Steroids are powerful and amazing medications. Our body naturally produces steroids that plays a big role in bringing down inflammation as well as other functions (1). Steroids that are pharmaceutically manufactured have been used for eczema since the 1950’s. (2) There’s a lot of fear and concerns about steroids. This is totally understandable as I was in your shoes as well. I was very concerned about the possible side effects of such powerful medications for my little children. In this article, I will discuss how steroids help eczema and whether steroids are really appropriate for eczema.
What are topical steroids?
Topical steroids are medications that bring down inflammation when applied to the skin. They come in different vehicles (method of transporting steroids) such as creams, lotions, gels, ointments, solutions, tapes and bandages (3). Steroids are commonly used for eczema (atopic dermatitis) in addition to other skin conditions such as psoriasis, vitiligo, phimosis, acute radiation dermatitis, and lichen sclerosis. (4) There are many other conditions steroids can be used for.
What are the types of topical steroids available?
Potency: Topical steroids are available depending on how potent or “strong” the steroid is. For example, hydrocortisone is a low potency steroid that is available over the counter. It usually doesn’t require a prescription. On the other hand, betamethasone is more potent. This requires a prescription. (5).
Vehicles: Vehicle refers to how steroids are delivered. Creams can be used for most areas of the skin whereas ointments are indicated for more dry or scaly skin. Liquid solutions are good for hairy areas like the scalp.
When and how are topical steroids used?
Steroids are helpful when there is a lot of inflammation on the skin. When the skin is very red, this is a sign of inflammation. Steroids can be applied to the area of redness to bring the redness down. If the inflammation continues, it will be very itchy for your child. As your child continues to scratch, the skin can bleed and become infected. To prevent this, steroids can be helpful. Read about the itch scratch cycle.
Always talk to your physician before starting steroids. They will guide in how much and how often to use topical steroids. Usually, a fingertip unit guides the amount of topical steroid to be applied on the skin site. (6)
Are there risks of using topical steroids?
As with any medication, topical steroids have POTENTIAL side effects. I emphasize the word potential because if steroids are used appropriately and as prescribed by a medical provider, then you will most likely not have these side effects. The problem happens when people lose track of steroid use and keep using it everyday for several weeks or longer. That’s why you’ll see doctors prescribe these medications only for a few weeks, not long term. Some side effects include skin thinning, stretch marks, easy bruising or tearing of skin, enlarged blood vessels appearing as red marks etc. (7) This is not to scare you from steroids, but to make you aware of potential side effects. In general, using steroids for periods of time when your child’s eczema flares can be very helpful, but it is not for long term, everyday use.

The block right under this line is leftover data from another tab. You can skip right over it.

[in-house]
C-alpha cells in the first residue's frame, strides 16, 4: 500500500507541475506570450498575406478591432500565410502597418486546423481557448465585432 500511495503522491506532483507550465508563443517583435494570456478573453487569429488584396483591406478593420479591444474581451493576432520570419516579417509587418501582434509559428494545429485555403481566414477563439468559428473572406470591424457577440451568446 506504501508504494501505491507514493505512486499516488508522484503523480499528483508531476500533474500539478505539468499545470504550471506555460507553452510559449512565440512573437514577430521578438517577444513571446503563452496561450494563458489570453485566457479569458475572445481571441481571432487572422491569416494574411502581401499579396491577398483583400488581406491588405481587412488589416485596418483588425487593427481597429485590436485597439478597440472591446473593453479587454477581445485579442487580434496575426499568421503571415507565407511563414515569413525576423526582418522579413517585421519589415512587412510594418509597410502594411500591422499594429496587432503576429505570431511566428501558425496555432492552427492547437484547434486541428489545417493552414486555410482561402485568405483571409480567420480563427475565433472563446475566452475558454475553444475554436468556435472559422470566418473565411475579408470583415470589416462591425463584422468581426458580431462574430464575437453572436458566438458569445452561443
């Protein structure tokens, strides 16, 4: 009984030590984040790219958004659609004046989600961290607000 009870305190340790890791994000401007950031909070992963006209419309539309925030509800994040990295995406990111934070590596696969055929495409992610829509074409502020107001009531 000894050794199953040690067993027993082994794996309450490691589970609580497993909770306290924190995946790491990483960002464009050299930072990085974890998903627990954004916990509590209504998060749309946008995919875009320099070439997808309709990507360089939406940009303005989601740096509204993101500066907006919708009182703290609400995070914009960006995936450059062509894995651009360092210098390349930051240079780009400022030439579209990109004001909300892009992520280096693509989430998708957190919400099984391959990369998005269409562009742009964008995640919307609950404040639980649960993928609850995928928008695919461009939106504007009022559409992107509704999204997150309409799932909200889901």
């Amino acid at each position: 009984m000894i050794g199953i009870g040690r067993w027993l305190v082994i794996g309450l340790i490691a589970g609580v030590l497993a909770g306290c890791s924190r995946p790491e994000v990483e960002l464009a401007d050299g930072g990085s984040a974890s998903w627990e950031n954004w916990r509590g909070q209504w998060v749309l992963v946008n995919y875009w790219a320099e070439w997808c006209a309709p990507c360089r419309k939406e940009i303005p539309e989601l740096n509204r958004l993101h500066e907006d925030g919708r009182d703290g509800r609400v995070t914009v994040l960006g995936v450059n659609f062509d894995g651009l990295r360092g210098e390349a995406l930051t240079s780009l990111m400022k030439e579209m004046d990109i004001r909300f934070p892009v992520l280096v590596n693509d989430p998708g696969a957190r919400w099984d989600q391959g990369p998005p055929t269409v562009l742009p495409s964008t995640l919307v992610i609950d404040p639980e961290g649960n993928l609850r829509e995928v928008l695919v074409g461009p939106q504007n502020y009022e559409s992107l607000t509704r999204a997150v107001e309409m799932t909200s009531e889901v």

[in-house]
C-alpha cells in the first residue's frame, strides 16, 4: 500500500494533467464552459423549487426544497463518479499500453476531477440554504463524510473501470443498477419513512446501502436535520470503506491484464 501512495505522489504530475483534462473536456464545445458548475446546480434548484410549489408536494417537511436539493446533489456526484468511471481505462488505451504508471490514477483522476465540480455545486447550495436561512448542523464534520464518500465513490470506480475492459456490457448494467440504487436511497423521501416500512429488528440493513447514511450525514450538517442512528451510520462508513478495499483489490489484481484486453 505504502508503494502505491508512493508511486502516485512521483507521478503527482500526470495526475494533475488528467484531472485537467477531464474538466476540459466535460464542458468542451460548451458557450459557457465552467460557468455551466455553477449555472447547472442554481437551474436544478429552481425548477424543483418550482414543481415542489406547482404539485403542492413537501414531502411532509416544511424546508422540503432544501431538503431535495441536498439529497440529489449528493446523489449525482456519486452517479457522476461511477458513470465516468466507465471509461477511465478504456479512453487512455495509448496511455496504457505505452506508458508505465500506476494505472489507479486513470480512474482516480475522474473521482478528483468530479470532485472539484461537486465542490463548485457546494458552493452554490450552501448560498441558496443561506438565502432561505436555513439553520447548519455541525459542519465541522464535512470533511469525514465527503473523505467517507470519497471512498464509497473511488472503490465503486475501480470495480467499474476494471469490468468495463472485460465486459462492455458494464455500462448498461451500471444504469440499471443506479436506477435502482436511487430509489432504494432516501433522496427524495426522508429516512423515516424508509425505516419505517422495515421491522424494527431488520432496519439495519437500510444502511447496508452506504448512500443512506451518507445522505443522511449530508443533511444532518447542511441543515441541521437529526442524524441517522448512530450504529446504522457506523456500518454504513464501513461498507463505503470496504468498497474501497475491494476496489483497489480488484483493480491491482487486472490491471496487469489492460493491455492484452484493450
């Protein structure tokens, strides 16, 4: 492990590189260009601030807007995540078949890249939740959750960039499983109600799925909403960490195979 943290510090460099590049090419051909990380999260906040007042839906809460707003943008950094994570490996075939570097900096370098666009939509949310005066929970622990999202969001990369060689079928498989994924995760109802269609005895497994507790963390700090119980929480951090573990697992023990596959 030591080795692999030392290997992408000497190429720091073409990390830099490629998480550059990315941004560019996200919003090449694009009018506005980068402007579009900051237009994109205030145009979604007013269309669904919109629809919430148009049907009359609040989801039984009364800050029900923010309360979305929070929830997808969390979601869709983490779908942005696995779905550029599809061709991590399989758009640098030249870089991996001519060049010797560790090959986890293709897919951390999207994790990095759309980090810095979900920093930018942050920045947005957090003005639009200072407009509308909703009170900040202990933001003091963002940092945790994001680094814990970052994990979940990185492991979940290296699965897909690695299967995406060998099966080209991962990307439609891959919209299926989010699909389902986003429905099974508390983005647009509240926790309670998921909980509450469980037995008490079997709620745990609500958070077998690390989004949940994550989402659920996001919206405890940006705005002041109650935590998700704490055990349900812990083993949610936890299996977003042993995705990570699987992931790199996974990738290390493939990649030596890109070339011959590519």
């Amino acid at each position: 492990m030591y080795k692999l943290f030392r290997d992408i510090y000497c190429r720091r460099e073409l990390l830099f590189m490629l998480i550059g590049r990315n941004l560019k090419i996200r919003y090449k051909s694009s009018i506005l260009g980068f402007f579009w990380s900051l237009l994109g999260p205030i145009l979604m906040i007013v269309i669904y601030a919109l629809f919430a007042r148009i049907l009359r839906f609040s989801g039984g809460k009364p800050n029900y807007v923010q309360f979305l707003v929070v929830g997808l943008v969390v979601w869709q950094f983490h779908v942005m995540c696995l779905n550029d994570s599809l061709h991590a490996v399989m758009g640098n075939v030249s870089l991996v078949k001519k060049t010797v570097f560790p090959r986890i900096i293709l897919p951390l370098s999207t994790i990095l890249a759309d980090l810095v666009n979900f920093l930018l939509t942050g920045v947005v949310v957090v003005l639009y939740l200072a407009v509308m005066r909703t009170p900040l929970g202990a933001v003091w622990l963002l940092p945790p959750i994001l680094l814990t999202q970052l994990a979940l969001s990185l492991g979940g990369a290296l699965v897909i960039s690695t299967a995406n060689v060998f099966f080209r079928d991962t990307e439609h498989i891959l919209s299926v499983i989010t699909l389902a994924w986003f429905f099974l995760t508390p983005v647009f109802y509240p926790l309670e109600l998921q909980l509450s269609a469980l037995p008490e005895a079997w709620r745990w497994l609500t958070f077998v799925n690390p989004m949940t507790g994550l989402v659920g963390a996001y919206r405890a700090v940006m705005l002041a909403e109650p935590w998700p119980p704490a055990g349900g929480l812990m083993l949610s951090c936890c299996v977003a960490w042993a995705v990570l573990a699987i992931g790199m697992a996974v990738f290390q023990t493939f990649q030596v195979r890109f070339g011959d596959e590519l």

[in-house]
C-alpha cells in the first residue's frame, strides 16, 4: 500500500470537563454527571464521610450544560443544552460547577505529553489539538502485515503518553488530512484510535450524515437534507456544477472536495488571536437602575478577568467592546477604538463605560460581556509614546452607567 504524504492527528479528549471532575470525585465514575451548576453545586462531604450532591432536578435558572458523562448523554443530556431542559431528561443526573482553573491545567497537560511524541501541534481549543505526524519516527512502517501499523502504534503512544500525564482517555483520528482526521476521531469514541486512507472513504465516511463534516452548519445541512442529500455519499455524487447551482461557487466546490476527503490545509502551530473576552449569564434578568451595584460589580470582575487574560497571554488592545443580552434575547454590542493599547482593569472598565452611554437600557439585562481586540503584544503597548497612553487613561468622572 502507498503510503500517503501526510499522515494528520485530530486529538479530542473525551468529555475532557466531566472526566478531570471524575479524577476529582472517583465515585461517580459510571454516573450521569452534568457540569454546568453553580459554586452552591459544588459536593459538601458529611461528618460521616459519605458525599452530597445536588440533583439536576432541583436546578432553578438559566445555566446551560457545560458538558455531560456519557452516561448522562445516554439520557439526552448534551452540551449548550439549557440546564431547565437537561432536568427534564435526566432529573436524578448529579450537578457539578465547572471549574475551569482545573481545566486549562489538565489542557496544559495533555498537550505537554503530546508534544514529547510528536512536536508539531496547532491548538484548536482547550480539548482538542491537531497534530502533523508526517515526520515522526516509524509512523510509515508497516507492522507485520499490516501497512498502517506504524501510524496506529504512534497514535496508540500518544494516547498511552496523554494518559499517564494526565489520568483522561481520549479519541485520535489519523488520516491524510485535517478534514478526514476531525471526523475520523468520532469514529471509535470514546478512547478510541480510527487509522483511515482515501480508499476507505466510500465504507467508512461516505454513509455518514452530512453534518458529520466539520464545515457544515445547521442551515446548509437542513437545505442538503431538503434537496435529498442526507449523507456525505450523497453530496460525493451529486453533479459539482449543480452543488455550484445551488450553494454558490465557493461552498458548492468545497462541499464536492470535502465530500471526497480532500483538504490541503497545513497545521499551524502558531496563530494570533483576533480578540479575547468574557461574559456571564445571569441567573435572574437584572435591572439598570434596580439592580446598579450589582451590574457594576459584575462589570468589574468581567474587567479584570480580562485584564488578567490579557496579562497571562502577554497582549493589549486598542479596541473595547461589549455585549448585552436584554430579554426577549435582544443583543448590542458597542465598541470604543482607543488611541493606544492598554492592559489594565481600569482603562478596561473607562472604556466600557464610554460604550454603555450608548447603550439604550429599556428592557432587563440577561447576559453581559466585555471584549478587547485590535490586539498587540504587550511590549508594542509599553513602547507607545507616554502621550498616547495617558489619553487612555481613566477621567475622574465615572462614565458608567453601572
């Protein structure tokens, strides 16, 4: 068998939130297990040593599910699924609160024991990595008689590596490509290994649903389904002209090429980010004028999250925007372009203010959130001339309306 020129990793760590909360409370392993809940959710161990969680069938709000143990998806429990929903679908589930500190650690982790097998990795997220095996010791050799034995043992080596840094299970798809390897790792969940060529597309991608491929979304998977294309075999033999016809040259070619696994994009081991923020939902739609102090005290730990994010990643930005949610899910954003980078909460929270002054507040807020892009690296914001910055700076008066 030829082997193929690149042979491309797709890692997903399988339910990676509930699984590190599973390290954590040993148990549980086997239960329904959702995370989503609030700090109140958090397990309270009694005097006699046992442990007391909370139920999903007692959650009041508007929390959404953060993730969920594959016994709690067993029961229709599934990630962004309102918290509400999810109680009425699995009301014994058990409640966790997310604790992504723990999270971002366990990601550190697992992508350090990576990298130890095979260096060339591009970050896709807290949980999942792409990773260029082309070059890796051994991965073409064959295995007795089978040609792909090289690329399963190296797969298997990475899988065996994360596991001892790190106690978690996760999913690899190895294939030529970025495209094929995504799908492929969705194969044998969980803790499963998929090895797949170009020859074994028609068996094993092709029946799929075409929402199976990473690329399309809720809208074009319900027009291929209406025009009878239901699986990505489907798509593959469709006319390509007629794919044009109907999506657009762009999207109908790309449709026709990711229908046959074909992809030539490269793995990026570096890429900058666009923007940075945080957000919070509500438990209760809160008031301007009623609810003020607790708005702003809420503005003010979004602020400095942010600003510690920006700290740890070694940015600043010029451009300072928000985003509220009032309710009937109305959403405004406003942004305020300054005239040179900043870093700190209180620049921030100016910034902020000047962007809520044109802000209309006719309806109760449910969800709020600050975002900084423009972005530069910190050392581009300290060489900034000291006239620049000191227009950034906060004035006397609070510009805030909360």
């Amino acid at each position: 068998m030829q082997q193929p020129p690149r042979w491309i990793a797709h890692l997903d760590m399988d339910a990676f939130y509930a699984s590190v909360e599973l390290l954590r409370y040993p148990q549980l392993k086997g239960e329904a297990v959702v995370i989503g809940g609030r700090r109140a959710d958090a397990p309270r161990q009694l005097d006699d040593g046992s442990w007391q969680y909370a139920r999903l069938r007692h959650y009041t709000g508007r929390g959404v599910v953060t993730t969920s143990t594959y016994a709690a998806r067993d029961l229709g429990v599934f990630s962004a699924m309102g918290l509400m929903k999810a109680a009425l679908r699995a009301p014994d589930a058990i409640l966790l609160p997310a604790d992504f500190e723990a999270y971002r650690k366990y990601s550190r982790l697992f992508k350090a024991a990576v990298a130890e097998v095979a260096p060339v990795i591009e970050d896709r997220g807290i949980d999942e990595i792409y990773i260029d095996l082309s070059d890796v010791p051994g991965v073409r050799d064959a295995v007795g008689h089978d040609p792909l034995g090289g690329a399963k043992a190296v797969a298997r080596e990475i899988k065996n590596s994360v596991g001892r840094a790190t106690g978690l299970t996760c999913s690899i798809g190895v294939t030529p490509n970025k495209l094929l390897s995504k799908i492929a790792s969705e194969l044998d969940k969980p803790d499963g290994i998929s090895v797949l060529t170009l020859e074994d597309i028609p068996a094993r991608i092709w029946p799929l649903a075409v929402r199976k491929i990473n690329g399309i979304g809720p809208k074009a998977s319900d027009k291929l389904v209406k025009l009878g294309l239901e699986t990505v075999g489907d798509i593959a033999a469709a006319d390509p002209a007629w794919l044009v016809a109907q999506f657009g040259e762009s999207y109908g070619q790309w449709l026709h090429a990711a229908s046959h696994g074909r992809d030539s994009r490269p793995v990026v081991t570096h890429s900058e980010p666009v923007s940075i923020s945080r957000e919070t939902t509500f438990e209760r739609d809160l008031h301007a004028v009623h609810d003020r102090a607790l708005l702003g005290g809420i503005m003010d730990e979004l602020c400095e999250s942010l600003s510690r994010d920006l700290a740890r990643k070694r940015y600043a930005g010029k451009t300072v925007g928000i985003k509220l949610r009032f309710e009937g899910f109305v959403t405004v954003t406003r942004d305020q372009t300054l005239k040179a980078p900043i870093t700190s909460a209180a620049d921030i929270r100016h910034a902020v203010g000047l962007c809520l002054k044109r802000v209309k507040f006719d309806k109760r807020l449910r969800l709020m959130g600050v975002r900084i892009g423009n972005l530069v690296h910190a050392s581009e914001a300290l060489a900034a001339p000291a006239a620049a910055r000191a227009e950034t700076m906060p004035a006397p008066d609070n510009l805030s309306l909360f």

Can steroids cause skin color changes?
Melanocytes are the cells give our skin color. Steroids cause skin to become pale because it suppress melanocyte cells, which gives skin color. This change is usually reversible after stopping steroids. (8)
How can steroids help eczema?
When the skin becomes very inflamed and red, it can be very uncomfortable for your child. It is important to control inflammation before it gets out of hand. It can lead the itch-scratch cycle (link to article). If this is left uncontrolled, your child’s skin can bleed and become infected from scratching. Long term use of steroids is not a good idea and this is where steroids get a bad rap. Long term management of eczema involve good moisturizers and good gut health. Again, steroids can be great when the skin is acutely inflamed.
Do topical steroids stunt a child’s development?
There is no evidence to support that topical steroids can affect a child’s growth who has eczema. It is true that steroids can affect a child’s growth. In those cases, children were given high doses of steroids, which is not the case in children with eczema. Again, this is why I mention that steroids can help with an eczema flare. For long term use, eczema must be treated from the inside (gut) and then outside (skin). (9)
Can topical steroids worsen Eczema?
There is no evidence stating that topical steroids cause eczema to get worse. (10) If steroids are not used appropriately (wrong steroid, wrong vehicle, wrong dose) or under the guidance of physician, then there is always a chance of steroids making eczema worse.
Will using moisturizers eliminate the need for topical steroids?
Moisturizers are topical cream, oils, lotions that are applied on the skin to keep it hydrated and prevent them from drying. This is definitely true if the skin is not inflamed. On the other hand, if there is an exacerbation of eczema, then topical steroids can help. Hence a combination of topical steroids and moisturizers works very well for eczema. Most important, make sure your child’s gut has the right things to heal skin.
How fast does steroid cream work on eczema?
Topical steroids can work quickly in a matter of hours to days. It is important to discuss with your physician to avoid the side effects discussed. Again, they should not be used long term. Once the inflammation disappears, steroids are not needed. (11)
Topical steroids are an important tool to control eczema. It should not be used for long term. It should be used if there is uncontrollable inflammation of the skin. Always discuss with your medical provider before starting steroids. Eczema is treated from the inside (gut) and outside (skin). I hope this article answers your question, “how do steroids help eczema?”.